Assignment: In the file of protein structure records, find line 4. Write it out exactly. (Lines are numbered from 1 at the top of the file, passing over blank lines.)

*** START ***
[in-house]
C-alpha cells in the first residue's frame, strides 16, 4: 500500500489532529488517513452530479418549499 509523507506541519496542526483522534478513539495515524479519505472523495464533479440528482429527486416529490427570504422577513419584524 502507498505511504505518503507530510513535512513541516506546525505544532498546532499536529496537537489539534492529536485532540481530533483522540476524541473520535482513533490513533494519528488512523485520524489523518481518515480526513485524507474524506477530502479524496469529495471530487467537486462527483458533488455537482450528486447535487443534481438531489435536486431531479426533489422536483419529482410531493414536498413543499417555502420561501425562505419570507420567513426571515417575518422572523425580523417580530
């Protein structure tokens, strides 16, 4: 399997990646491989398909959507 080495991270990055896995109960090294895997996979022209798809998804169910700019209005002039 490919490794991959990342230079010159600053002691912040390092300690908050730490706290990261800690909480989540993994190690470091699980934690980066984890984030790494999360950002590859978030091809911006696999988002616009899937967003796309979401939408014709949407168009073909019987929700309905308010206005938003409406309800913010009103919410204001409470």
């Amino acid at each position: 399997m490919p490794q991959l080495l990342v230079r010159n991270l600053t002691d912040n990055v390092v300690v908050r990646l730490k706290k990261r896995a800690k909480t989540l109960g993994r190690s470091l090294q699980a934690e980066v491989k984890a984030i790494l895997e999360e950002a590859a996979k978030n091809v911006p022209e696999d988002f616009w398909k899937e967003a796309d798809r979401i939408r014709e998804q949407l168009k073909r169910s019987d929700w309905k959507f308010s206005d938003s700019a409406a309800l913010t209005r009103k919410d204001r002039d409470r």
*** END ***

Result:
């Amino acid at each position: 399997m490919p490794q991959l080495l990342v230079r010159n991270l600053t002691d912040n990055v390092v300690v908050r990646l730490k706290k990261r896995a800690k909480t989540l109960g993994r190690s470091l090294q699980a934690e980066v491989k984890a984030i790494l895997e999360e950002a590859a996979k978030n091809v911006p022209e696999d988002f616009w398909k899937e967003a796309d798809r979401i939408r014709e998804q949407l168009k073909r169910s019987d929700w309905k959507f308010s206005d938003s700019a409406a309800l913010t209005r009103k919410d204001r002039d409470r």